DZ: Do all your warm-up exercises outside the door. I can't tell you how many people say, "Can I have a sec?" They turn around, do their deep-breathing, jumping up and down, rolling up their head-all we're doing is rolling our eyes! Do it outside. Come in the room, say, "Hi! Nice to meet you," and be ready to work If someone hasn't introduced the director and producer to you, which usually the reader or the casting director does, say, "Oh, you're the director? Very nice to meet you." As far as handshaking-some people like to handshake, some don't. Actors shouldn't be insulted if people don't want to handshake because a hundred people a day-that's a lot of germs. And you don't know if someone is sick or they've got a sick kid at home. I can't get sick. I don't like to shake hands. I've got Purell all over my office. And it's no offence to the actor, I just need to stay healthy. Most of my directors and producers stick their hands out and shake hands because that's what they do. Don't be the lead on that. Let a director or producer stick out their hand. If they don't, just say, "Really nice to meet you."

Come in, be ready, be professional, do the scene and get rid of that line, "Is there anything else you'd like to see?" If there is anything else, the director will say, "That was good. I just want to try something else." After forty-five times of hearing, "Is there something else you want to see?" and replying, "No, really, that was fine," it gets a little exhausting. Besides, actors should be aware that there are little physical things people do that tells them whether they've got the room or not. If they can get anyone to shift in their seat, or lean forward, or to look more into the monitor, something like that-you're doing something right. If nobody moves, you've done nothing new and you've brought nothing new to the table; they've already seen it. So be prepared to bring something into the room that's going to make everyone perk up and the director to say, "Wow! That was really interesting. How about try this?" Let the director decide whether or not to tweak. Every director knows, for an audition, that if he wants to redirect, he can redirect. You don't need to say, "I could do it several ways." We know. You're an actor. And if the director wants to see you do it several ways, he's going to tell you. Otherwise, you might have come in and done it just the right way; you made the right decision.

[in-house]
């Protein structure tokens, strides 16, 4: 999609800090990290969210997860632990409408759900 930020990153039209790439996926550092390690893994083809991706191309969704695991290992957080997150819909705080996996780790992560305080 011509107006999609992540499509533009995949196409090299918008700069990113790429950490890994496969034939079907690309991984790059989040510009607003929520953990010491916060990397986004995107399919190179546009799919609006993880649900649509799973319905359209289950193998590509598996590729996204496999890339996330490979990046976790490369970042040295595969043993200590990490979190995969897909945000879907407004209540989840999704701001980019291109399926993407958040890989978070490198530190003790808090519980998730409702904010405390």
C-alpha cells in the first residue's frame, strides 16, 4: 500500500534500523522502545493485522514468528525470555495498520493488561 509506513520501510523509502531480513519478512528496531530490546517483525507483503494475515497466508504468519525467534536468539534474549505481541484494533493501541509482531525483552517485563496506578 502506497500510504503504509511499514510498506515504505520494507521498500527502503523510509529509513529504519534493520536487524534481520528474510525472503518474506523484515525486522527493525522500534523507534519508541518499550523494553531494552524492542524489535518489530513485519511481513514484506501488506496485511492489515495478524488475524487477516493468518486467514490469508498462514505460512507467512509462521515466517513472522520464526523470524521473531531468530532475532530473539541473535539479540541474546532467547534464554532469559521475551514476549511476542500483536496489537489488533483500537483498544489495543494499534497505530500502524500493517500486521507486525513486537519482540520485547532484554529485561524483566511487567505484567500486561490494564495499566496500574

Dori Zuckermans is on IMdB!

Interview printed with permission from and Rick La Fond. Copyright 2013. All rights reserved. - iActing Studios is a premiere provider of Online Acting Classes. They feature hundreds of hours of in-depth classes; hosted by professional instructors and coaches who've taugh some of Hollywood's most famous A-listers.